The Bridges of Madison County

(Critical Survey of Contemporary Fiction)

At the center of this short novel is a love story of classic simplicity and familiarity. Francesca is forty-five, married with two teenaged children; Robert Kincaid is fifty-two, divorced, an artist, a traveling loner, calling himself “the last of the cowboys.” Meeting at the right time and place, they cautiously accept their love at first sight, and within the four days they are able to spend together, they fulfill each other spiritually and physically. They then sacrifice their physical intimacy, to preserve her family and, probably, their sanity, never meeting again. But what they have made together lives on, defining and directing their lives.

Set mainly in 1965 near Winterset, Iowa, the birthplace of John Wayne, the novel still is much like a western, with perhaps a touch of irony. The stranger comes to town, bringing with him values the town cannot appreciate but that are fundamental, and he wins the heart of the exotic woman whose true powers are unrealized in town or family. Though Francesca is a well-rounded character, Waller tends to focus more on Kincaid, on assignment from NATIONAL GEOGRAPHIC to do a photo story about the covered bridges of Madison County. Kincaid is a mythic figure, the Camel-smoking shaman, peregrine, animal/man, but the gentleman, with his hormones under control, aware of himself as obsolete in a culture that requires conformity and distrusts magic and imagination.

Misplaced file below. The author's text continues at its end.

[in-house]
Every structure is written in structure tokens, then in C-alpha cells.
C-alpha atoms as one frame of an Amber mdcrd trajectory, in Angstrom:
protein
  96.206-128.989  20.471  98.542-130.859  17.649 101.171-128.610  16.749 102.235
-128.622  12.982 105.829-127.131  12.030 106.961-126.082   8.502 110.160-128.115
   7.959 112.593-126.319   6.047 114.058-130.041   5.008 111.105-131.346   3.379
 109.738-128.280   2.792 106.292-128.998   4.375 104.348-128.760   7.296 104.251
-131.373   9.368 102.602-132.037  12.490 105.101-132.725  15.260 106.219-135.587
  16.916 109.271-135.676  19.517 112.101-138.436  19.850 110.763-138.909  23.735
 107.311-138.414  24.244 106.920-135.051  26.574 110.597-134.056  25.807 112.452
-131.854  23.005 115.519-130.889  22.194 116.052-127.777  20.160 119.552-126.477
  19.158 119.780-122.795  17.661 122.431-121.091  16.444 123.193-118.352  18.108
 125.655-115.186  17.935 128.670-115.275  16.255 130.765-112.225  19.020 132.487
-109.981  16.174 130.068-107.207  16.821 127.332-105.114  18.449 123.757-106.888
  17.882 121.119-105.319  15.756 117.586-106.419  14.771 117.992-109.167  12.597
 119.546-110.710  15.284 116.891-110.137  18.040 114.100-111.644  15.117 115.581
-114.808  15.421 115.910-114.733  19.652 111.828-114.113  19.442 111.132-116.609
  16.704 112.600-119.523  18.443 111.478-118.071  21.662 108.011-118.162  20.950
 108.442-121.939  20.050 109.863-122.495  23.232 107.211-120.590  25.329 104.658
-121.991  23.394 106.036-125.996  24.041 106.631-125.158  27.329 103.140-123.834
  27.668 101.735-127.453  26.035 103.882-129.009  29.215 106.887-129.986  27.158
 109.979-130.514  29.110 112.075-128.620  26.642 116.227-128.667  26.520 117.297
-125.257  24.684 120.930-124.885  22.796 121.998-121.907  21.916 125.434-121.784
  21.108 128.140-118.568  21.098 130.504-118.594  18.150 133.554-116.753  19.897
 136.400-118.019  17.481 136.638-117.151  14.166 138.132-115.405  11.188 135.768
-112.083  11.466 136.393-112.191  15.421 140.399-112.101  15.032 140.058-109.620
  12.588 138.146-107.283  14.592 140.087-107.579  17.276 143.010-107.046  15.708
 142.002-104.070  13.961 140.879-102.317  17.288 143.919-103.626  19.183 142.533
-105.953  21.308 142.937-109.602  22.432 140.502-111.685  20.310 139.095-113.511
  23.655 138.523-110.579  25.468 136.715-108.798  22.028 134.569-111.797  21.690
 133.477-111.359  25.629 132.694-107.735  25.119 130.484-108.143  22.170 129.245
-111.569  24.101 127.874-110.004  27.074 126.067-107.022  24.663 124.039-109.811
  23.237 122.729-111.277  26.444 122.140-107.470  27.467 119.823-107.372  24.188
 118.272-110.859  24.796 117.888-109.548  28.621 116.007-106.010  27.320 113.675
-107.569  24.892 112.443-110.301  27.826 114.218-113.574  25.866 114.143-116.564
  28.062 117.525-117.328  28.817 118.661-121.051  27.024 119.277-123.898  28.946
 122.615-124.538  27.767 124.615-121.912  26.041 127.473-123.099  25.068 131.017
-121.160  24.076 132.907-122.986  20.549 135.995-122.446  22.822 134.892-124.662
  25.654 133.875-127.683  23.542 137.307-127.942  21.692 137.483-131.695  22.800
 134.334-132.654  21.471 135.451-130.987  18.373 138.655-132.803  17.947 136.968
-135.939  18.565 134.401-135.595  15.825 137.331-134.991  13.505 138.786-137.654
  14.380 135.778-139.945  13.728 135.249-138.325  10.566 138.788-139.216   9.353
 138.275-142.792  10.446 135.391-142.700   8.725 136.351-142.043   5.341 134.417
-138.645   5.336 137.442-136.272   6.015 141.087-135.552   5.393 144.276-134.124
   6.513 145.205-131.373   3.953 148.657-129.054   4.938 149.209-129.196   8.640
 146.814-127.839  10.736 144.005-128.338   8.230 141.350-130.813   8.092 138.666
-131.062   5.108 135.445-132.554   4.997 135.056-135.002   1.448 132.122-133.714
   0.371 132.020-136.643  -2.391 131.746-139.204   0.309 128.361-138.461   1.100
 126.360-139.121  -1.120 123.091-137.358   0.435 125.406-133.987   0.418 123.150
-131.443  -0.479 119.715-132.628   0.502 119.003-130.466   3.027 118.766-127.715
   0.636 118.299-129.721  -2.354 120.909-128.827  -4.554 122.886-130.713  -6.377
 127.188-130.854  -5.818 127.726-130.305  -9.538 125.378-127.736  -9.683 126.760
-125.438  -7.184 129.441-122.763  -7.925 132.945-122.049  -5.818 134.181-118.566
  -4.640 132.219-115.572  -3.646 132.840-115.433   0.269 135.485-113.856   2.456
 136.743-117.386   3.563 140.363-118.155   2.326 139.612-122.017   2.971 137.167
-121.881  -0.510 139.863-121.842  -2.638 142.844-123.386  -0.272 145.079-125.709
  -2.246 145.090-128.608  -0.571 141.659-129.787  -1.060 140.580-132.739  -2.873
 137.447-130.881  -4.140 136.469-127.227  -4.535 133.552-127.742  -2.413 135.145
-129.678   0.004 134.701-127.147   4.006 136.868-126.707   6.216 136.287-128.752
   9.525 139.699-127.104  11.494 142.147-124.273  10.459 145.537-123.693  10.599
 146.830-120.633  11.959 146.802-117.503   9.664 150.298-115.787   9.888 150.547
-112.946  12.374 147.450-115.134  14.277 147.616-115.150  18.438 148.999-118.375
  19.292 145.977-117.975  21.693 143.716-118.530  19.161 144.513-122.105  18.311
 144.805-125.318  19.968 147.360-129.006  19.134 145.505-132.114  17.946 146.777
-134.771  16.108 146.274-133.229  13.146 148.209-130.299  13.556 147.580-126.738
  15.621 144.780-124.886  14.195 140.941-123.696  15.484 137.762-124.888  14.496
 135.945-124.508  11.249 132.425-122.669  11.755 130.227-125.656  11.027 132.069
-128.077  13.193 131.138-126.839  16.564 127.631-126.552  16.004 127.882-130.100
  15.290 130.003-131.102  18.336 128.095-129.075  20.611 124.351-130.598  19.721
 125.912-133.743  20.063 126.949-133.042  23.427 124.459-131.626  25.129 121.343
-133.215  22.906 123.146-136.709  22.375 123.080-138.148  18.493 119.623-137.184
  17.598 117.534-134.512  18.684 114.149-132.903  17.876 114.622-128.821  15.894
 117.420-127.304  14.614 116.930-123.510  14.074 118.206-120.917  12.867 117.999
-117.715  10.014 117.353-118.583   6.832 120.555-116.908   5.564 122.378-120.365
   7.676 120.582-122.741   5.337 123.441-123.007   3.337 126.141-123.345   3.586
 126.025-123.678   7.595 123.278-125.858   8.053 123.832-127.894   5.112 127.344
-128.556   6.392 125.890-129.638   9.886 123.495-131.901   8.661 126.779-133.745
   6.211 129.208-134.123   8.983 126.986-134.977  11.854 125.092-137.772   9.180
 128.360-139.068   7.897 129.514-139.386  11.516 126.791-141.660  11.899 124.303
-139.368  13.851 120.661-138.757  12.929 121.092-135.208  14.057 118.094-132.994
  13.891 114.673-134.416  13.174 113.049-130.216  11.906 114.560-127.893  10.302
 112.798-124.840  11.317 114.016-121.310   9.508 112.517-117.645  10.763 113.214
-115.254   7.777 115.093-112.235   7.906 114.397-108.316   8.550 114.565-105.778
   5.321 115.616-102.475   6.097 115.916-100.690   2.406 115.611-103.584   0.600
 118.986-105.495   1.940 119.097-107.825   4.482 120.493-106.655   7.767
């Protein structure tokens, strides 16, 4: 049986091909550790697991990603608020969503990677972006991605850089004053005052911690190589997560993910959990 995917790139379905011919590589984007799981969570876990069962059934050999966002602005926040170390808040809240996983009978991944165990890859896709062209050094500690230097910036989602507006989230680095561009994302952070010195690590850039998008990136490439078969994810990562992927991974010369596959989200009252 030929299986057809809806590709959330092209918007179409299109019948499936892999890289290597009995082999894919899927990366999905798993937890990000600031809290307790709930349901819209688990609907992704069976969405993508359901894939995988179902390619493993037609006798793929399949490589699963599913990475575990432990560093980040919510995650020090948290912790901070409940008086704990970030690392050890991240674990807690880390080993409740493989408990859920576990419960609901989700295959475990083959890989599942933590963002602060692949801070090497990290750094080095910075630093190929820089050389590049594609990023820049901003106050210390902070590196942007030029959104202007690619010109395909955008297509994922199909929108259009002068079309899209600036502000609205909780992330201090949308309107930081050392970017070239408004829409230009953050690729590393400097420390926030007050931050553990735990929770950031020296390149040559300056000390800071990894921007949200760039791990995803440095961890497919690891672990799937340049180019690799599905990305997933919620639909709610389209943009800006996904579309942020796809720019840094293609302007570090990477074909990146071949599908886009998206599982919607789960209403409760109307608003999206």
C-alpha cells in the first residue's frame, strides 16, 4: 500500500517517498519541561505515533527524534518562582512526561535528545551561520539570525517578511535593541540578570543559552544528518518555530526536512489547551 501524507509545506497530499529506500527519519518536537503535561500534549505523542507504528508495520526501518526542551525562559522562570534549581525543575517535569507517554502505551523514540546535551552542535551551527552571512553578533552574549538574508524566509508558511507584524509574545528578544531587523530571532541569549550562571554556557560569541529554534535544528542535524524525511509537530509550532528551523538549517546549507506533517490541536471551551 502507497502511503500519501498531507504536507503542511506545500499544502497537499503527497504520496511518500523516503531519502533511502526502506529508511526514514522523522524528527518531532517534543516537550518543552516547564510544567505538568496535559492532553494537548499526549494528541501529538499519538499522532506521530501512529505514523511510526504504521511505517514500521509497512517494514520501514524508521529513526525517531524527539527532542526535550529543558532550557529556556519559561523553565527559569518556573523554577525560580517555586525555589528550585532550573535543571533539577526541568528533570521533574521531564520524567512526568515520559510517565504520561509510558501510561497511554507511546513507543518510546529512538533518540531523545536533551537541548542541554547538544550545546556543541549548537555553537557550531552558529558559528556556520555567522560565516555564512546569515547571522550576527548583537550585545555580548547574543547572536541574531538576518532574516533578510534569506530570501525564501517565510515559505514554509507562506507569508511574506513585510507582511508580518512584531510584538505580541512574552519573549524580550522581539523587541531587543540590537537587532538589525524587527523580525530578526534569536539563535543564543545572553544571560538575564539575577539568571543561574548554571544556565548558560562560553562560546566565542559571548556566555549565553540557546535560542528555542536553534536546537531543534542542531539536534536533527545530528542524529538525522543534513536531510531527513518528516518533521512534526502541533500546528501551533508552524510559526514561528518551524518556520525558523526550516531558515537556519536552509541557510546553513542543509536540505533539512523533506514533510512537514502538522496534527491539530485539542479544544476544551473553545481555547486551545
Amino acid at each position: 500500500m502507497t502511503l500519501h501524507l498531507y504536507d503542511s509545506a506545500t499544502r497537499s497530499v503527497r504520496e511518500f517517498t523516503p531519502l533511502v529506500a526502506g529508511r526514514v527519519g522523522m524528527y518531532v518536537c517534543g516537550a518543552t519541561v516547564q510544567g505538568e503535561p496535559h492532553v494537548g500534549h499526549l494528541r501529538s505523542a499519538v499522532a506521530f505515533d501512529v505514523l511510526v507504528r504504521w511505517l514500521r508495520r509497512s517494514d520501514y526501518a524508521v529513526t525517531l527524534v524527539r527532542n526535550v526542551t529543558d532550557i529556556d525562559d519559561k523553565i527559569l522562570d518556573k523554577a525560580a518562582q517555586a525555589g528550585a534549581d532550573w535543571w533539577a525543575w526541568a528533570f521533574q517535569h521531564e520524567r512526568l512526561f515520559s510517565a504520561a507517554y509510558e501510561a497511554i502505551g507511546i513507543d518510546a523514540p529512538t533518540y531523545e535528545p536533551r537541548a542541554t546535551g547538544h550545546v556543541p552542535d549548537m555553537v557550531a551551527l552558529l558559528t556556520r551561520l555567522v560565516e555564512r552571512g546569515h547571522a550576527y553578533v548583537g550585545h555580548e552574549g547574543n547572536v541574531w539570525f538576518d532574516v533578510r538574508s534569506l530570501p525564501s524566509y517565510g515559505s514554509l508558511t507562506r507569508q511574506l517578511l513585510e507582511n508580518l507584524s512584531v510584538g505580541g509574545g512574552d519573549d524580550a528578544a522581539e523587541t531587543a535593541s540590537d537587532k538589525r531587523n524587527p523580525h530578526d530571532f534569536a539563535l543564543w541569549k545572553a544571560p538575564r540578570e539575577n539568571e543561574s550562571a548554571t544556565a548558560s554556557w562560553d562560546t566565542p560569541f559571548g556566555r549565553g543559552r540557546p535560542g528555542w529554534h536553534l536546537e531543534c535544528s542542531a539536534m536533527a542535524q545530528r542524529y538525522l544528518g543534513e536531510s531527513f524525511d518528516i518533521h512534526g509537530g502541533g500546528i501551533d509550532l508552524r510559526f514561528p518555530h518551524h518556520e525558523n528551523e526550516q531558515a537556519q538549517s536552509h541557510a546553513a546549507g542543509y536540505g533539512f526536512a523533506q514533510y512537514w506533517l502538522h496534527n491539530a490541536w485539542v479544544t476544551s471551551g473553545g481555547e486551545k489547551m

Waller’s storytelling is multilayered and sophisticated, helping to make believable a tale in which people often talk as if they had composed their speeches in advance.